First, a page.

The word “virtuoso” gets thrown haphazardly around the name Chris Thile often — especially in regard to his something of a super-group the Punch Brothers, who performed at the State Theatre Saturday. The term “virtuosic” often conjures images of mechanically skilled technicians. And certainly, each member of the band (Chris Thile on mandolin, Gabe Witcher on fiddle/violin, Noam Pikelny on banjo, Christ Eldridge on guitar and Paul Koewrt on bass) has a virtuosic command of his instrument. But this is not what makes the Punch Brothers so captivating. Their virtuosity is a means to an end. The pure warmth and heart emanating from the stage illuminated the band’s jocund and egoless spirit and charisma.
The show began with Tom Brosseau, who Chris Thile introduced with a word about boring music: “There is nothing worse than boring music.” Tom Brosseau, he assured the audience, plays the least boring music there is.
Brosseau began his set with the traditional bluegrass song “Little Bessie,” unamplified and a capella. His command of the theater was unquestionable and his performance magnetic. His set consisted of quiet, folky narrative pieces that easily could have but never slipped into the realm of novelty. Even his song about iPhone addiction with the refrain, “Cradle your device,” was funny and quirky, but not hokey.
He further won the audience with his shy and understated brand of humor. “‘I’m from North Dakota,’” he said his grandmother told him, “‘where there’s a pretty girl behind every tree. … There are no trees in North Dakota.’” His songs told vivid stories and Brosseau wove seamlessly in, out and through dialogue and song. He sang alone; and, though charmingly soft-spoken, his voice swung through beautiful and intricate melodies and filled the theater to control the audience who sat attentive throughout his set. His melodies defied convention, and his subtly androgynous voice was expressive and clear. His striking opening performance was short but full and powerful in its own right.
Punch Brothers began its set with “Movement and Location,” off of its latest album, Who’s Feeling Young Now, released last February. The album garnered positive critical reviews and deservingly so — it has been touted far and wide for both its accessibility and technicality. Nevertheless, this band also faces the persistent call of critics and listeners trying to define its place in genre, mainly: Is it bluegrass or indie-rock? The thing is, as was unquestionably demonstrated, it doesn’t matter. It’s both and neither and entirely irrelevant. What was relevant was the undeniable life and quality of the performance.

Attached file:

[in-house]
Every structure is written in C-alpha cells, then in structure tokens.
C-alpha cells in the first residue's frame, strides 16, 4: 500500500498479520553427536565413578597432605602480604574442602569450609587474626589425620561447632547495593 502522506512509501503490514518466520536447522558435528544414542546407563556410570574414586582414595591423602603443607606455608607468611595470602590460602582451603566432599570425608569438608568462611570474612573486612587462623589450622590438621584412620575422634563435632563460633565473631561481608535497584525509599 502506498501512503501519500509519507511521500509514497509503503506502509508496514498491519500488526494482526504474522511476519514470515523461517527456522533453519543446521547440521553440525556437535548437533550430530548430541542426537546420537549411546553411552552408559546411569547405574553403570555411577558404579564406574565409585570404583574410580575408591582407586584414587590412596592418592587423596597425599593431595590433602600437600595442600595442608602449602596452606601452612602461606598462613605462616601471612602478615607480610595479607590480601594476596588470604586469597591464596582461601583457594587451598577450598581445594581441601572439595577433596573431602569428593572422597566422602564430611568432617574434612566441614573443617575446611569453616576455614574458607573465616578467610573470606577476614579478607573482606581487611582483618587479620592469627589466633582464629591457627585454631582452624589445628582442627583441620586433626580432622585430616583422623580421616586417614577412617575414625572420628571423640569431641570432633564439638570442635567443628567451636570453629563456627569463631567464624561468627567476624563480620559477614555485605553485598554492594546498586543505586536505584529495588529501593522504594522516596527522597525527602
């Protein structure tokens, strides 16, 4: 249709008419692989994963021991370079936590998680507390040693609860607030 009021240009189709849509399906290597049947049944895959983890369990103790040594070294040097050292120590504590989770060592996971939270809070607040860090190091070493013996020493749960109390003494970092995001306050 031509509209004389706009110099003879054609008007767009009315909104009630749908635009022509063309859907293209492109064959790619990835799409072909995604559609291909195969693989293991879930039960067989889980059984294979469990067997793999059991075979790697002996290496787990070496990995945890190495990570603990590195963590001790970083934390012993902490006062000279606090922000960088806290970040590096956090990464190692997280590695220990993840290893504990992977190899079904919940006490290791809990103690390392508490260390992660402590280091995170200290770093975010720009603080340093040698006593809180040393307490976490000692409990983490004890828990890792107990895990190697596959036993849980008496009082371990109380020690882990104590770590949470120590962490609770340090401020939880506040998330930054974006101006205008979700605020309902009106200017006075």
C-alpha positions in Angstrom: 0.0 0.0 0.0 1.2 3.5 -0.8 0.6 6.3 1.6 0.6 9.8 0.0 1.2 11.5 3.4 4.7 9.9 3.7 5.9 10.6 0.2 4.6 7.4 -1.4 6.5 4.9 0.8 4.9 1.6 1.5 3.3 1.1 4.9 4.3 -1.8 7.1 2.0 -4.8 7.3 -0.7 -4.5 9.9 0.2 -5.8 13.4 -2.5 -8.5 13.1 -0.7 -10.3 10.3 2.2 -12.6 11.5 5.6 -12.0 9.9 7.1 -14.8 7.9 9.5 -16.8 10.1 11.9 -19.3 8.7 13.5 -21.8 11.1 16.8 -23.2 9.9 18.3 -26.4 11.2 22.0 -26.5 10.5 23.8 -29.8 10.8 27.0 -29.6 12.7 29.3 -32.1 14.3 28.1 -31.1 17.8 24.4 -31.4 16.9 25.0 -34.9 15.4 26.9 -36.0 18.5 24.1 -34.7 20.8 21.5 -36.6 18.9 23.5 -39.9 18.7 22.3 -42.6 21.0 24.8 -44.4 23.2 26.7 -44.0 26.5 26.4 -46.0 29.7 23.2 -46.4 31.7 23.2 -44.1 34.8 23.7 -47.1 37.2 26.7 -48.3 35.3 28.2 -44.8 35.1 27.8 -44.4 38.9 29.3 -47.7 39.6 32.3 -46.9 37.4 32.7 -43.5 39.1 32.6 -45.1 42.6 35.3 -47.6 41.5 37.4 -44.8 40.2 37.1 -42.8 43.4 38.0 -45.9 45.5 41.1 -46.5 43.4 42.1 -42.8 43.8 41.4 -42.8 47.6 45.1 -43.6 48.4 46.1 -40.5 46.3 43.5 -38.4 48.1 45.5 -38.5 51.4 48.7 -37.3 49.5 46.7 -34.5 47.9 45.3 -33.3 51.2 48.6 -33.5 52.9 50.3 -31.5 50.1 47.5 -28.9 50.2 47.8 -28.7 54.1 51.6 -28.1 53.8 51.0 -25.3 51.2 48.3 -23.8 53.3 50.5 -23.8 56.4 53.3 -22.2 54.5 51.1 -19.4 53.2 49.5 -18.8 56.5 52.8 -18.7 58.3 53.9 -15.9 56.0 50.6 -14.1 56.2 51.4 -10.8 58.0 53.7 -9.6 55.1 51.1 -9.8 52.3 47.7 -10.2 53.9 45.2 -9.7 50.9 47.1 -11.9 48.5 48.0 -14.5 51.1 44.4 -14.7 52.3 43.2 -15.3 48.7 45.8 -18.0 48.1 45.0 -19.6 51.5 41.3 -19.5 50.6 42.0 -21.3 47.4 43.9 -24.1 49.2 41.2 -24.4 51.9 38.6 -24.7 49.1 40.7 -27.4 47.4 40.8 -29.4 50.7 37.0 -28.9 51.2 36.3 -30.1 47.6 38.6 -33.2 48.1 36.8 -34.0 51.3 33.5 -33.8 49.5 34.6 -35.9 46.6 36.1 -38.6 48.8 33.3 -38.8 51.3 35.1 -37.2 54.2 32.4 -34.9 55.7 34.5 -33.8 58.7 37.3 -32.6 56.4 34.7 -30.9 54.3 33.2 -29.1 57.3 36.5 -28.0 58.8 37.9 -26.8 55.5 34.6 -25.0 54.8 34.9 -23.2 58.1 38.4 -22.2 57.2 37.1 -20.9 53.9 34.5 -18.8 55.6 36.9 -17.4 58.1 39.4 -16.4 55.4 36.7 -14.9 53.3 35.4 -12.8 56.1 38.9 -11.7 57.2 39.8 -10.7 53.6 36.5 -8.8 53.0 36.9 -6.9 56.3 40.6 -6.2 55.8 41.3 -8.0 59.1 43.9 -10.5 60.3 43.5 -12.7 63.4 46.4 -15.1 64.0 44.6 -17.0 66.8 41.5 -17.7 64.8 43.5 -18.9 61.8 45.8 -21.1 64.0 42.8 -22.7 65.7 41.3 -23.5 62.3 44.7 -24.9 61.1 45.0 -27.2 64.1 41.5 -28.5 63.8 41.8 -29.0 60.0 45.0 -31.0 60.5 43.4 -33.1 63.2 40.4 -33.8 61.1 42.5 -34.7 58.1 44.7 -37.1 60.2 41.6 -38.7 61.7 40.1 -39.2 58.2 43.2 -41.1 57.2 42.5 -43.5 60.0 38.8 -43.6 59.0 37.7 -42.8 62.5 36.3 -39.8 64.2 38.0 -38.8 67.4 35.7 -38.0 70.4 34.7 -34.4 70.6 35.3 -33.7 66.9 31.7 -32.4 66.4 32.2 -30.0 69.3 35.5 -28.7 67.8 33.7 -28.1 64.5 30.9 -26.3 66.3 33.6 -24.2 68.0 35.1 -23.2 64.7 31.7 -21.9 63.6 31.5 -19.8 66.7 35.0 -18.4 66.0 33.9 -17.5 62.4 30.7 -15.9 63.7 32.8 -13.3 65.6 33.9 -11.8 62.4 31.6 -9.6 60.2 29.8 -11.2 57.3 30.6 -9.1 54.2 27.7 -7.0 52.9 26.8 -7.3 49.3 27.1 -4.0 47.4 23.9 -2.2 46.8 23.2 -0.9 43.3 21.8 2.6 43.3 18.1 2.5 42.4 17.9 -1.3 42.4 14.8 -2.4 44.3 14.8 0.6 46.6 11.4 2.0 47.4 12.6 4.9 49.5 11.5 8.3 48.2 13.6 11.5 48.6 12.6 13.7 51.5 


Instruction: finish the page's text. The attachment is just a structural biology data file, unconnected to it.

“Movement and Location,” with its intricate arrangements and enveloping sound, filled the State Theatre and made any ambivalent audience member fully enthused. The band played a satisfying variety of its repertoire, mostly filling the show with upbeat songs reliant on powerful vocals. Particularly of note, it covered The Strokes’ “Reptilia” remarkably well. But the group also featured a good bit of its instrumental fare, delving into what Thile called, “The phase every artist goes through where they write songs for Natalie Portman.” With this portion of the show especially, the band did not neglect to display its supreme ability, and what could have easily been a serious show of technicality was instead a warm and inclusive performance.
Much of this success is owing to the band’s charming and charismatic presence. Outfitted in their finest, the five musicians clearly took the importance of their performance to heart. Thile’s winning banter made attendees swoon, and the group’s dance moves weren’t half bad, either. What makes the Punch Brothers so great, the reason that it gets called “virtuosic” and the reason that this performance was so extraordinary all comes back to something so clearly evident on Saturday: The band exudes joy in its work and invites listeners to join along. The spirit of the show was contagious. From Chris Thile’s introduction of Tom Brosseau to the multiple cheers Thile gave the audience with his Punch Brothers flask, the love for the music and the performance was tangible, and the audience gave it right back.